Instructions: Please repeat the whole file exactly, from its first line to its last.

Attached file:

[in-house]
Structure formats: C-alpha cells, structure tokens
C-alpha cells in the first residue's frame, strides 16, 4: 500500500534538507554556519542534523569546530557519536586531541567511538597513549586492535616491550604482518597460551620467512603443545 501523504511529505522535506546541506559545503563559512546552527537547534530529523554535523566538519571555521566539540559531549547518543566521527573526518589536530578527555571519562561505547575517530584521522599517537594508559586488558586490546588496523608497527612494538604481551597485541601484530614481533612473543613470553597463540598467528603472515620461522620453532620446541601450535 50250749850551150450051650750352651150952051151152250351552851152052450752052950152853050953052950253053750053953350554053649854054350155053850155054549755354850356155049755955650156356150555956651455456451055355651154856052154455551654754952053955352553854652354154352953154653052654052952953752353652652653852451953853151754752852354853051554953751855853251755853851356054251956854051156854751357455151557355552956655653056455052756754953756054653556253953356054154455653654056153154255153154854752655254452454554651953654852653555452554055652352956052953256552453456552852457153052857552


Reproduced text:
[in-house]
Structure formats: C-alpha cells, structure tokens
C-alpha cells in the first residue's frame, strides 16, 4: 500500500534538507554556519542534523569546530557519536586531541567511538597513549586492535616491550604482518597460551620467512603443545 501523504511529505522535506546541506559545503563559512546552527537547534530529523554535523566538519571555521566539540559531549547518543566521527573526518589536530578527555571519562561505547575517530584521522599517537594508559586488558586490546588496523608497527612494538604481551597485541601484530614481533612473543613470553597463540598467528603472515620461522620453532620446541601450535 50250749850551150450051650750352651150952051151152250351552851152052450752052950152853050953052950253053750053953350554053649854054350155053850155054549755354850356155049755955650156356150555956651455456451055355651154856052154455551654754952053955352553854652354154352953154653052654052952953752353652652653852451953853151754752852354853051554953751855853251755853851356054251956854051156854751357455151557355552956655653056455052756754953756054653556253953356054154455653654056153154255153154854752655254452454554651953654852653555452554055652352956052953256552453456552852457153052857552